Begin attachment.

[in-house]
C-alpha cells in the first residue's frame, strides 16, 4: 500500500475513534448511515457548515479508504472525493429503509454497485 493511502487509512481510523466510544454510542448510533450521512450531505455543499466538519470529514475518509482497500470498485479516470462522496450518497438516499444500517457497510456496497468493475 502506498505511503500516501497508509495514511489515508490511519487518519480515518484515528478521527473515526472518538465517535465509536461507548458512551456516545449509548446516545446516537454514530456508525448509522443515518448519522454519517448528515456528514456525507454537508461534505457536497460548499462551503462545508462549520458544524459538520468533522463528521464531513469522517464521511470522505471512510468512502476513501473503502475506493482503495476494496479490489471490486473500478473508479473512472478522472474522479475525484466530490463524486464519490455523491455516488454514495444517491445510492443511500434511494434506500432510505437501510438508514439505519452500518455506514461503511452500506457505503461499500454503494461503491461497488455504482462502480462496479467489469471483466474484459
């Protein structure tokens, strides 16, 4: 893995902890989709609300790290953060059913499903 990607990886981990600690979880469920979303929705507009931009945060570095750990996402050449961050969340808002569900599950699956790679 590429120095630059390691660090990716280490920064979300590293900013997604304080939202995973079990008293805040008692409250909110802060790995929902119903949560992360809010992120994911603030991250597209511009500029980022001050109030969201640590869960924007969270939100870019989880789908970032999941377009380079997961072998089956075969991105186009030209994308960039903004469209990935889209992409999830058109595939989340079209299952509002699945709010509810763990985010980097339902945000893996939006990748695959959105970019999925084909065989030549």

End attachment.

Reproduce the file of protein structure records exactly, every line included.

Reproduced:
[in-house]
C-alpha cells in the first residue's frame, strides 16, 4: 500500500475513534448511515457548515479508504472525493429503509454497485 493511502487509512481510523466510544454510542448510533450521512450531505455543499466538519470529514475518509482497500470498485479516470462522496450518497438516499444500517457497510456496497468493475 502506498505511503500516501497508509495514511489515508490511519487518519480515518484515528478521527473515526472518538465517535465509536461507548458512551456516545449509548446516545446516537454514530456508525448509522443515518448519522454519517448528515456528514456525507454537508461534505457536497460548499462551503462545508462549520458544524459538520468533522463528521464531513469522517464521511470522505471512510468512502476513501473503502475506493482503495476494496479490489471490486473500478473508479473512472478522472474522479475525484466530490463524486464519490455523491455516488454514495444517491445510492443511500434511494434506500432510505437501510438508514439505519452500518455506514461503511452500506457505503461499500454503494461503491461497488455504482462502480462496479467489469471483466474484459
């Protein structure tokens, strides 16, 4: 893995902890989709609300790290953060059913499903 990607990886981990600690979880469920979303929705507009931009945060570095750990996402050449961050969340808002569900599950699956790679 590429120095630059390691660090990716280490920064979300590293900013997604304080939202995973079990008293805040008692409250909110802060790995929902119903949560992360809010992120994911603030991250597209511009500029980022001050109030969201640590869960924007969270939100870019989880789908970032999941377009380079997961072998089956075969991105186009030209994308960039903004469209990935889209992409999830058109595939989340079209299952509002699945709010509810763990985010980097339902945000893996939006990748695959959105970019999925084909065989030549």